The deadline of Friday, April 29th for the popular File and Suspend Social Security strategy is rapidly approaching. In this article, I’ll cover why this is important, and if you haven’t already taken action, why you should if the deadline applies to you.
A new law (as part of the Bi-Partisan Budget Bill of 2015) was passed in November that eliminates two popular Social Security strategies; as a result, you may need to change your thinking of how and when to claim your Social Security.
As I said, the deadline for the first strategy to be eliminated is April 29, 2016; and, even those who have already claimed can be impacted, unless you are over 70 years old.
Social Security claiming strategies have gained in popularity in recent years. More Americans have recognized that they can receive more in Social Security benefits by making smarter decisions on how and when to collect their Social Security, vs. simply claiming benefits at 62, 66, 70 or somewhere in-between.
File and Suspend is Closing Fast
Strategy #1: File and Suspend
The Strategy: Using the File and Suspend strategy, one member of a couple (usually the higher earner) claims benefits and immediately suspends them. This gives his or her spouse the ability to start claiming a spousal benefit, while the benefit of the spouse who filed and suspended continues to grow at 8% per year (while the benefit is suspended), up until age 70. This increases not only the benefit payable when it is resumed, but also increases the eventual survivor benefit payable to the lower-earning spouse.
The Change: Under the new law, when an individual suspends his or her own benefits, all benefits payable, including those payable to a spouse or other dependents, will also be suspended. The new law also eliminates the ability to request a lump-sum benefit back to the date of when benefits were suspended.
Why This is Important & What’s Happening: Basically, if you don’t take advantage of this strategy by the deadline, the ability to have a spouse claim a spousal benefit, while the primary filer also receives Delayed Retirement Credits, is going away. Failing to take advantage of this strategy can cost many couples $50k to $60k in lifetime benefits…or more than $120k when combined with a Restricted Application strategy.
Important Deadlines: Those who are receiving benefits already under this strategy will continue to receive them. For those who are not, they must be at least 66, and must file by April 29th, 2016. Those who are either already implementing this strategy or filing and suspending before April 29th, 2016 will continue to fall under the old rules until they reach 70 or resume benefits. Those who request to suspend after the April 29th, 2016, deadline will be subject to the new rules.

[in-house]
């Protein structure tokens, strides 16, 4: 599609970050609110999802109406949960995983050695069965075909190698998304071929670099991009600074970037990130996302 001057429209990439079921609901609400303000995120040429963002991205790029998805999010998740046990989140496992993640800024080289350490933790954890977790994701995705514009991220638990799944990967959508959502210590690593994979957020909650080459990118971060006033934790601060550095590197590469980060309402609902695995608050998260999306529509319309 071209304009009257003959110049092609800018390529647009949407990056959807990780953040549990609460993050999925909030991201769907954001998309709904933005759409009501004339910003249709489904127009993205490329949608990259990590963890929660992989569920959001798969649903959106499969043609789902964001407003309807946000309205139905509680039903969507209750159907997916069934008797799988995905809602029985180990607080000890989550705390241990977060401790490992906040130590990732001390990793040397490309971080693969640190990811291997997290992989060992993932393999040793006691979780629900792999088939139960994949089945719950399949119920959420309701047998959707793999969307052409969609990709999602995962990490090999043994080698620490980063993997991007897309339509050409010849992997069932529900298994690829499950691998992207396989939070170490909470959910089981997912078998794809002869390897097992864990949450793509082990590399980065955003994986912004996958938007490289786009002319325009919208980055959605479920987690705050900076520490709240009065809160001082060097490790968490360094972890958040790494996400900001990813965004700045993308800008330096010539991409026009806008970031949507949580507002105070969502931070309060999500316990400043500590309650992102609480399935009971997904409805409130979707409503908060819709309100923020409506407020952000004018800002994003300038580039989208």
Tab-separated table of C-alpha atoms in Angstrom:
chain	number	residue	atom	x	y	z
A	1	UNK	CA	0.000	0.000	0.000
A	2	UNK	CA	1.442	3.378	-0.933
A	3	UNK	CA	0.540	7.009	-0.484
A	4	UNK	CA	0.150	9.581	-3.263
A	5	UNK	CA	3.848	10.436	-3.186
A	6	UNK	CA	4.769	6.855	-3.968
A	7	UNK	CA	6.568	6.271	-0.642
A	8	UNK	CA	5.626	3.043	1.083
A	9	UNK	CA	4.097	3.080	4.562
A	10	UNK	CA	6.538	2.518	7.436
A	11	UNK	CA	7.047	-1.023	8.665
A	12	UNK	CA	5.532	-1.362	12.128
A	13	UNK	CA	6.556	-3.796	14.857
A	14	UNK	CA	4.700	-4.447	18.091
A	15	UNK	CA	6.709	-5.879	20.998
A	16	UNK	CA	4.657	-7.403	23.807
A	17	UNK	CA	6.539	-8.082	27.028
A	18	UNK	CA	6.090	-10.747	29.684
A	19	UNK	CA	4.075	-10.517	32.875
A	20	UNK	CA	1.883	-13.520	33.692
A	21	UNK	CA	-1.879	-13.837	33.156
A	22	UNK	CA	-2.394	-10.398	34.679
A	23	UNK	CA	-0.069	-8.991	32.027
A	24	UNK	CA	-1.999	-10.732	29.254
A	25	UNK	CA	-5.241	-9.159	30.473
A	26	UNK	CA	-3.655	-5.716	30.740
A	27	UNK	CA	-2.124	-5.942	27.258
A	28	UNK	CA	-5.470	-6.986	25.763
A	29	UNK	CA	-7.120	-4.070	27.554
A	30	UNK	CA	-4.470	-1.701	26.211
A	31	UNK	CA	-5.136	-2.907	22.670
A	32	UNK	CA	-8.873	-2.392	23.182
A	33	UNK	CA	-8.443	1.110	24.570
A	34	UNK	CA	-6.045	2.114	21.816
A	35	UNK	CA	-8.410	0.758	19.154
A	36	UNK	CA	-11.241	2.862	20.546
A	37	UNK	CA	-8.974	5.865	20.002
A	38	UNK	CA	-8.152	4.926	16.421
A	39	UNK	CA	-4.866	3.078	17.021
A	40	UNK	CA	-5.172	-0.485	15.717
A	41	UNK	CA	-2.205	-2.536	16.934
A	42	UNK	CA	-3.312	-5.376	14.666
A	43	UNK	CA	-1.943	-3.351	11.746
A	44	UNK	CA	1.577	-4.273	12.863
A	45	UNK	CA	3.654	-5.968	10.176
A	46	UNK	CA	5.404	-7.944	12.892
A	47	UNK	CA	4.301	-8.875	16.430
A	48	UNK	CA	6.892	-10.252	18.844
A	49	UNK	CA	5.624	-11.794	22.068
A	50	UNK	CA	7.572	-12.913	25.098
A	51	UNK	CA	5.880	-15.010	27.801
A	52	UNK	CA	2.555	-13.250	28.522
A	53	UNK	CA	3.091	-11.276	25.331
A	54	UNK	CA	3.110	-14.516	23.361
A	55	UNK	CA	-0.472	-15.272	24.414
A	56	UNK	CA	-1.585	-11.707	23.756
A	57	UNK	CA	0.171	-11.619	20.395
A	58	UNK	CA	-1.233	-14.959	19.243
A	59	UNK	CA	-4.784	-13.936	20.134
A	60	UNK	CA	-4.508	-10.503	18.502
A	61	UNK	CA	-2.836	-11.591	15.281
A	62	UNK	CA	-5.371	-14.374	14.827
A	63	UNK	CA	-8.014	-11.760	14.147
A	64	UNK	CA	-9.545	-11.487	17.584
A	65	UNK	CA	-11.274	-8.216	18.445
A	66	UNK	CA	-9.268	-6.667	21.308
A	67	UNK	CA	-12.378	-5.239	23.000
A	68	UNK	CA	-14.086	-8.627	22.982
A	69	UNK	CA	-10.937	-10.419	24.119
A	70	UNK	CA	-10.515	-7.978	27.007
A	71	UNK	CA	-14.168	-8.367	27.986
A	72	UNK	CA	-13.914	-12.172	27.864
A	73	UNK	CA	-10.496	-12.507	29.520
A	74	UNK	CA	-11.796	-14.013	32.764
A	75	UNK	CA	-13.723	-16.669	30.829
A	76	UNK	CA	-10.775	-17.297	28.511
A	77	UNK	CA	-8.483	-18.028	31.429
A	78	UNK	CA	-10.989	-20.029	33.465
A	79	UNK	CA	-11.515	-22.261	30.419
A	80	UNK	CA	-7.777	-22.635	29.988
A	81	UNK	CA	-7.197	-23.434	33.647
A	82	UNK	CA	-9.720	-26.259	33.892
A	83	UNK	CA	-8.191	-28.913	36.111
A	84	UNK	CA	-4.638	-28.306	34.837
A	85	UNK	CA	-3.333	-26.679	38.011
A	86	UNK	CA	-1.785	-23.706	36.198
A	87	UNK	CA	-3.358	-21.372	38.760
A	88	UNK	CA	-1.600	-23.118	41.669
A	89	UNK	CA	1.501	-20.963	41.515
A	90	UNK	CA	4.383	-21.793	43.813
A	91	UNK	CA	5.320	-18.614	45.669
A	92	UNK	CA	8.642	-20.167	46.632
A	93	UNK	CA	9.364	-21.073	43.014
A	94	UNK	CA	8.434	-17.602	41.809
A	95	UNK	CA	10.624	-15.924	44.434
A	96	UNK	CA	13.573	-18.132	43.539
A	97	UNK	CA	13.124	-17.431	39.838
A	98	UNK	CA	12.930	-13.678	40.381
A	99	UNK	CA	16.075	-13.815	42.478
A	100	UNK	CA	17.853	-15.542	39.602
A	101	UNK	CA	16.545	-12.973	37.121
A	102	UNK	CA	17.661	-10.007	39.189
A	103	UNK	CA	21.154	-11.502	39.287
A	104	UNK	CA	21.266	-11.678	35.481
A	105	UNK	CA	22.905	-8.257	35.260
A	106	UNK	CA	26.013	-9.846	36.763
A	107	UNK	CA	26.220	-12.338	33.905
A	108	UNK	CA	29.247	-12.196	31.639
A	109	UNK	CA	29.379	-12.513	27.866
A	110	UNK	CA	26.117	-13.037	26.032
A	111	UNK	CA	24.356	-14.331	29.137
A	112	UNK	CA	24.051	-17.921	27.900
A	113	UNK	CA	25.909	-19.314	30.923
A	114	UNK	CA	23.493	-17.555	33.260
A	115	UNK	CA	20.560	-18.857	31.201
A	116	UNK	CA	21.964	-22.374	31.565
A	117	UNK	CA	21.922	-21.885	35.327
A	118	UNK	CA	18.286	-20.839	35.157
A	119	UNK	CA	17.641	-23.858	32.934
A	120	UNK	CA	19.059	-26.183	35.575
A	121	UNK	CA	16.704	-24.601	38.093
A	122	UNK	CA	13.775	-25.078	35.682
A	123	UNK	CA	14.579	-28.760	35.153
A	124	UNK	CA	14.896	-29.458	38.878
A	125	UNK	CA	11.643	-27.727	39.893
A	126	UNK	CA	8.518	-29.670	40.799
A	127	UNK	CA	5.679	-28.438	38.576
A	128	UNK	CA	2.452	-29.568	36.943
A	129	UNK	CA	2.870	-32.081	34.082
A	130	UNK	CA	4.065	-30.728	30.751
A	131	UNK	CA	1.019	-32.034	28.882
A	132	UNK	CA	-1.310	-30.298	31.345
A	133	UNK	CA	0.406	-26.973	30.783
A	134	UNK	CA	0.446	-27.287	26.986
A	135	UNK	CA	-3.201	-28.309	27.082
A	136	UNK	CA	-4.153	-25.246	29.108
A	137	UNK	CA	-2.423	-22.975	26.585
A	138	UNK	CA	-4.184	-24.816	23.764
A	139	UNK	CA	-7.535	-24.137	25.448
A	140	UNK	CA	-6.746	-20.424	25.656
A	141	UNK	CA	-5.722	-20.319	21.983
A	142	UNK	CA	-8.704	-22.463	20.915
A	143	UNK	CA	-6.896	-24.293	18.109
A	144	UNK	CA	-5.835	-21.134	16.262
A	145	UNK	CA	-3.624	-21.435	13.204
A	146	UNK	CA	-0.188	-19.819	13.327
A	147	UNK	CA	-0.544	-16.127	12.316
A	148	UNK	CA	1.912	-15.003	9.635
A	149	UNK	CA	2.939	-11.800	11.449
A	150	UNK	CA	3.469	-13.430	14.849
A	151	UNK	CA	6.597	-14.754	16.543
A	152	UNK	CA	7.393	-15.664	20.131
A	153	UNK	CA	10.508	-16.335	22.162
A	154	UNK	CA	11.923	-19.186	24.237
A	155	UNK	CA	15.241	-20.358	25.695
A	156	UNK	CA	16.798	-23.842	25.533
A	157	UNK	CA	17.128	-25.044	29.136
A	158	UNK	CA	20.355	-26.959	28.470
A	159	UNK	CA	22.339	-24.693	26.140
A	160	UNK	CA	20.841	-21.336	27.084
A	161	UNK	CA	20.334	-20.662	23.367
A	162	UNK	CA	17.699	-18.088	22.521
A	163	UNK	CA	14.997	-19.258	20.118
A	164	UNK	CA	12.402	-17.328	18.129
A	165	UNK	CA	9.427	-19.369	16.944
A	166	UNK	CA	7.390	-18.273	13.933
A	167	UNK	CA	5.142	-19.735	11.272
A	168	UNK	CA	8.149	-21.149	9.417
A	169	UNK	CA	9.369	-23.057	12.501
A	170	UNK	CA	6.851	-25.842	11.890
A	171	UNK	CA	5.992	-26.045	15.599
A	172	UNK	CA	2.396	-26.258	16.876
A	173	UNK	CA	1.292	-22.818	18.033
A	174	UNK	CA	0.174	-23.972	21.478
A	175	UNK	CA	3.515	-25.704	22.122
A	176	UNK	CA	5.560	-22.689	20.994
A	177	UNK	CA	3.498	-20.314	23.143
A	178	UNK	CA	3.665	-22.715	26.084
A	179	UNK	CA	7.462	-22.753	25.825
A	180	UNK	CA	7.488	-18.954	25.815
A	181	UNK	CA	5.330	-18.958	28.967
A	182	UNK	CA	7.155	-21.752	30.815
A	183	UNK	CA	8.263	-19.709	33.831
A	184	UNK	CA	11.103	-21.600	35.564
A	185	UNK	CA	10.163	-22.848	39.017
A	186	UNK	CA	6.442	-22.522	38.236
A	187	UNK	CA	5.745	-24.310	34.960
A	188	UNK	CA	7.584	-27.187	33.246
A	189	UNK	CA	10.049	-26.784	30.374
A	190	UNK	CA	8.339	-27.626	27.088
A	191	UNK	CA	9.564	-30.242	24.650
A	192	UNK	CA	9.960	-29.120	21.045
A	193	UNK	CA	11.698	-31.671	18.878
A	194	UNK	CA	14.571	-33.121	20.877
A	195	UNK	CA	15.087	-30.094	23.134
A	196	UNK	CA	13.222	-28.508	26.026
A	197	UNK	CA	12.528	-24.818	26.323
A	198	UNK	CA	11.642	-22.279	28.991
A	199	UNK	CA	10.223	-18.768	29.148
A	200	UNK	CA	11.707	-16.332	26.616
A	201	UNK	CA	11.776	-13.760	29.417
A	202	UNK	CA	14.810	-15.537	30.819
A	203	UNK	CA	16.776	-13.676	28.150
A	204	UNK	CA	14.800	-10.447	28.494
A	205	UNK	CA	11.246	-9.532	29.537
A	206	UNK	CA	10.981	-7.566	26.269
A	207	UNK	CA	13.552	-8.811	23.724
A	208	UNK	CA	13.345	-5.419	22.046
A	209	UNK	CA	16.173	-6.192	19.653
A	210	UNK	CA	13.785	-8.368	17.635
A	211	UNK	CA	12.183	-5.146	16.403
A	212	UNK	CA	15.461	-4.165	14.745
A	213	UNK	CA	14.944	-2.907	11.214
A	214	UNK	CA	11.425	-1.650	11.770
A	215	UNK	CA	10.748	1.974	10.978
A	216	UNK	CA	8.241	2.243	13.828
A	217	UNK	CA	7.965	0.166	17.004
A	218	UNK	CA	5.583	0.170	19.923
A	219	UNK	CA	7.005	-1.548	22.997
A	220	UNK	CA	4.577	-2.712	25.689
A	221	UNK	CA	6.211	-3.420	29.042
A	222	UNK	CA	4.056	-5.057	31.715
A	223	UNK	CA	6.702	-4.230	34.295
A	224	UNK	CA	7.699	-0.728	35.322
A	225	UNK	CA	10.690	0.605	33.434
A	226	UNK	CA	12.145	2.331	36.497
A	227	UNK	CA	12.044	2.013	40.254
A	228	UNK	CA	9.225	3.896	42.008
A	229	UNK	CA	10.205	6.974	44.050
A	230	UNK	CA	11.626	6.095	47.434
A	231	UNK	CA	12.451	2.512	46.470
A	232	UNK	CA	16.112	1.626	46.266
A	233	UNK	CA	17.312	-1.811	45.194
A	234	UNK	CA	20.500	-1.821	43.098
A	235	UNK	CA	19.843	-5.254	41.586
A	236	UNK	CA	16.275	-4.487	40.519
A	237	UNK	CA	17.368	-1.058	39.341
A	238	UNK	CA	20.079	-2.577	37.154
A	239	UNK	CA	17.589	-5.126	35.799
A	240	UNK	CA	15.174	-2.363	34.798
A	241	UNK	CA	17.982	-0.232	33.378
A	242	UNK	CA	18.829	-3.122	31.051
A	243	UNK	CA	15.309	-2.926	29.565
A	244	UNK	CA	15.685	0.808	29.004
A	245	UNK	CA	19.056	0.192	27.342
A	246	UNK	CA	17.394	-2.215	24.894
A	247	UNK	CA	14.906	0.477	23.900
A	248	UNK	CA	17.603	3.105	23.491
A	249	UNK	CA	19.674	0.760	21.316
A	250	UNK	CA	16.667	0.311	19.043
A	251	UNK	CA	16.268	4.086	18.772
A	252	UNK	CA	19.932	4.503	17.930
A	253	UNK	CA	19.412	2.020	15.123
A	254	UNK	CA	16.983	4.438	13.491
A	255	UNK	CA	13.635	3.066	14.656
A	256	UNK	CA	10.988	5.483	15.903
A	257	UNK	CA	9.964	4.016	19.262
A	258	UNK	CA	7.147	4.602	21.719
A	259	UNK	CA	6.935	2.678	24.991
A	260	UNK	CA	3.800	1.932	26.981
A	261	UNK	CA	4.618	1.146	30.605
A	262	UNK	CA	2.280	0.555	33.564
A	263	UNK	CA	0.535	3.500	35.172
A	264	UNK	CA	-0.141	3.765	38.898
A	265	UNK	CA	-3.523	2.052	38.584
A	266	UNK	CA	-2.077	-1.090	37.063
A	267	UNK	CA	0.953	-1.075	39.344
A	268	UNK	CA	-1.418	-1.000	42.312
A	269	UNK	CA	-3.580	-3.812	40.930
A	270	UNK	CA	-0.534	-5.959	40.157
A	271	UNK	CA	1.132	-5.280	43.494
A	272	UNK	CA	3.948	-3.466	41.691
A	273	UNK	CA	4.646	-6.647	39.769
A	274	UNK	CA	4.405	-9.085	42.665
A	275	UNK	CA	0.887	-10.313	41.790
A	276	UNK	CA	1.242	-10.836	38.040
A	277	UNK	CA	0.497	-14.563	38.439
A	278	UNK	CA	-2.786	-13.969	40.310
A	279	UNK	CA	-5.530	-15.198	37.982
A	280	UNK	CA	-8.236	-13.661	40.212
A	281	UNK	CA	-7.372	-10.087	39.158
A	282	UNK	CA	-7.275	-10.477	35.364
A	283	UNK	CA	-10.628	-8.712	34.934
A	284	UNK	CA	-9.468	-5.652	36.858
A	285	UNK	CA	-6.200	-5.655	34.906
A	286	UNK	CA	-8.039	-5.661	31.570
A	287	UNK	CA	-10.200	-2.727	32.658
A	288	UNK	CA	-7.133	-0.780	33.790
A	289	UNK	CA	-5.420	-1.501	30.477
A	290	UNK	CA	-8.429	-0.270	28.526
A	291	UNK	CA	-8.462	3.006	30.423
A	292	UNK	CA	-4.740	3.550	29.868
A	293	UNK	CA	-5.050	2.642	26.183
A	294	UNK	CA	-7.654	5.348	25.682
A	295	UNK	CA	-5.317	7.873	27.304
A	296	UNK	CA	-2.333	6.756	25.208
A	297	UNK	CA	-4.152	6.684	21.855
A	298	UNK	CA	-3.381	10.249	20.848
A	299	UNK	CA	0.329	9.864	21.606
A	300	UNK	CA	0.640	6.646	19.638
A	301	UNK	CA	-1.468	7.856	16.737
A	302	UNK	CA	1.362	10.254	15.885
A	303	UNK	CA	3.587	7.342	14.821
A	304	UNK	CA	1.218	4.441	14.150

What You Should Do: If either you or your spouse are going to be 66 or older by April 29th, 2016 you need to pay very close attention and carefully consider your options. You may even want to talk to an expert.
Editor’s Note: The 5 Social Security Loopholes left open by Congress
Singles: All singles 66 and over by April 29th, 2016 should highly consider and evaluate filing and suspending in order to preserve the option to receive a lump-sum benefit at a later date. This will no longer be possible after the April 29th, 2016 deadline.
Married Couples: All married couples with at least one spouse age 66 to 70, need to consider whether it would be beneficial to file and suspend by the April 29th, 2016 deadline in order to preserve their options and Social Security strategies available to them to maximize their benefits. Married couples have the most to lose by failing to consider these strategies prior to the deadline.
Divorced: All divorced individuals 66 and over by April 29th, 2016 should highly consider and evaluate filing and suspending in order to preserve the option to receive a lump-sum benefit at a later date. This will no longer be possible after the April 29th, 2016 deadline.
Survivors: Interestingly, survivors are unaffected by this new legislation and will continue to have the same options available to them going forward. Survivors should carefully consider their Social Security options because they can be eligible for benefits on one record while continuing to accrue Delayed Retirement Credits and claim on the other record at a later date.
The Bottom Line
Whether any of the strategies above are right for you requires careful analysis, as each situation is different.
Working with a knowledgeable Social Security advisor, such as the service offered by SocialSecurityAdvisors.com, is highly recommended given the complexity of the rules. Knowing what to do, and when to do it, is critical when determining how best to maximize your Social Security.
Until Next Time,
Matthew Allen is Co-Founder/CEO of Social Security Advisors. He has been helping seniors Maximize Their Social Security for over a decade. In addition to co-founding Social Security Advisors, Matthew also founded The Universal Group of Companies, a private investment firm, in 2004. From 2000 to 2004, Matthew was a NYSE Market Maker with LaBranche & Co., a Fortune 500 New York Stock Exchange firm.